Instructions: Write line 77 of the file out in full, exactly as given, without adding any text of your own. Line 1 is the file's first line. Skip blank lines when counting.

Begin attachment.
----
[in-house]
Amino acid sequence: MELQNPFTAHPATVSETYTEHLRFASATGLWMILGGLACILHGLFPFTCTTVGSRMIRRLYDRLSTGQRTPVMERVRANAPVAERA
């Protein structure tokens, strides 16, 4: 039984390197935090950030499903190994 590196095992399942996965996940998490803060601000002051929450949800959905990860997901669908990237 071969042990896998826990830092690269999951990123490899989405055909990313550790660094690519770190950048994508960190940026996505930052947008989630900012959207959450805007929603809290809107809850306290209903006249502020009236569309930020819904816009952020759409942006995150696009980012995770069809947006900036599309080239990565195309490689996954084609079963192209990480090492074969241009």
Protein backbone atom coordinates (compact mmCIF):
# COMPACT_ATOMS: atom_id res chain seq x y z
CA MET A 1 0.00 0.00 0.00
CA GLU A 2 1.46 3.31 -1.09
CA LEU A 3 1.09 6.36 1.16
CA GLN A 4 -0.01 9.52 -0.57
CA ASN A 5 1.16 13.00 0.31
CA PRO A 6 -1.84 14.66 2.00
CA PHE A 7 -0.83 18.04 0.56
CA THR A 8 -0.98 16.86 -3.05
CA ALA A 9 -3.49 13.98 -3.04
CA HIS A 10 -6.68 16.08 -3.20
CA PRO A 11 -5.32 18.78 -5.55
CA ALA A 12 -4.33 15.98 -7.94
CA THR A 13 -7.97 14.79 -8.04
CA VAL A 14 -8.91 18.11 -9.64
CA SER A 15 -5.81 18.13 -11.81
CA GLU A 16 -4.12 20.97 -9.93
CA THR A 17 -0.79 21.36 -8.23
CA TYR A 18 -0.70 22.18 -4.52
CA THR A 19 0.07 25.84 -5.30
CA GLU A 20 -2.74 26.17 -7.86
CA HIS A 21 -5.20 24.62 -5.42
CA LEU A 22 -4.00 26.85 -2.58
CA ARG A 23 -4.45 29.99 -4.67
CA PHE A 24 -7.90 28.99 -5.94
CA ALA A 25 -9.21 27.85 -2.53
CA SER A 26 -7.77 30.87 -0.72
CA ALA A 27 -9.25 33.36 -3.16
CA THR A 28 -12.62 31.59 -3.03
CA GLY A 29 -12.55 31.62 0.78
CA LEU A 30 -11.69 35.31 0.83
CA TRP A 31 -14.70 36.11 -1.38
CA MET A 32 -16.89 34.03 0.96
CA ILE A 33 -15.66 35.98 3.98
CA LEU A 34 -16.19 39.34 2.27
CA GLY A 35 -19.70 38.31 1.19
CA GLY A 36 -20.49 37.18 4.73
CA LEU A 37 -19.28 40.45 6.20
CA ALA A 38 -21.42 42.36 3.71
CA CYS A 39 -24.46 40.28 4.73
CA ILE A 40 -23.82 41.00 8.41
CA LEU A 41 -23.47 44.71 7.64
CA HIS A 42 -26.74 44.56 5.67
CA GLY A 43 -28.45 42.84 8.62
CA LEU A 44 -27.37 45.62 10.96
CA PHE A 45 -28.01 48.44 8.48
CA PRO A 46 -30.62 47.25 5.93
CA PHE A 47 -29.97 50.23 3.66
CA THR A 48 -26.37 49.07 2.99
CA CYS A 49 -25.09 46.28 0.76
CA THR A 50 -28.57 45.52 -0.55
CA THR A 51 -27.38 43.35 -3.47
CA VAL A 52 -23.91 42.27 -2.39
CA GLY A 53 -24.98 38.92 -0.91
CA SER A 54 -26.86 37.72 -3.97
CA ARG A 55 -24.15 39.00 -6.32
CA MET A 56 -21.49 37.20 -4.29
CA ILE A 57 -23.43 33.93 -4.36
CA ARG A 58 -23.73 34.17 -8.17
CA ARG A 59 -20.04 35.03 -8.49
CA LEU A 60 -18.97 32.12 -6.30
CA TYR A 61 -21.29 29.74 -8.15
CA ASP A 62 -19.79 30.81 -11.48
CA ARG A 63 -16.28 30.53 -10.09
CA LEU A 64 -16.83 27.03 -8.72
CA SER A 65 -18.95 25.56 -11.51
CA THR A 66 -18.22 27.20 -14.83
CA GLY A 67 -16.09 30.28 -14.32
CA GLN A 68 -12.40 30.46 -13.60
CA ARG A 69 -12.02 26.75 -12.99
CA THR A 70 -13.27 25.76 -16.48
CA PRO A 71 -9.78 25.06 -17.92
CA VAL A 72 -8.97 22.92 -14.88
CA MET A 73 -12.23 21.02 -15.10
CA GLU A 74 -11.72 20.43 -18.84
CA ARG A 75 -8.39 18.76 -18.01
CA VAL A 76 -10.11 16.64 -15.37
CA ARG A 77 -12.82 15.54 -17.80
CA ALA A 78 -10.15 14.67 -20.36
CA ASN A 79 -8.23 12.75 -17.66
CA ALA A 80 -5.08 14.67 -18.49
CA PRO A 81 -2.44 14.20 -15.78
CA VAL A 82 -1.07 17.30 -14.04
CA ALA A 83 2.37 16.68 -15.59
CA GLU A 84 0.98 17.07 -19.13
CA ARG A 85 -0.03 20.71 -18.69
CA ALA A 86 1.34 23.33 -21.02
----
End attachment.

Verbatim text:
CA VAL A 72 -8.97 22.92 -14.88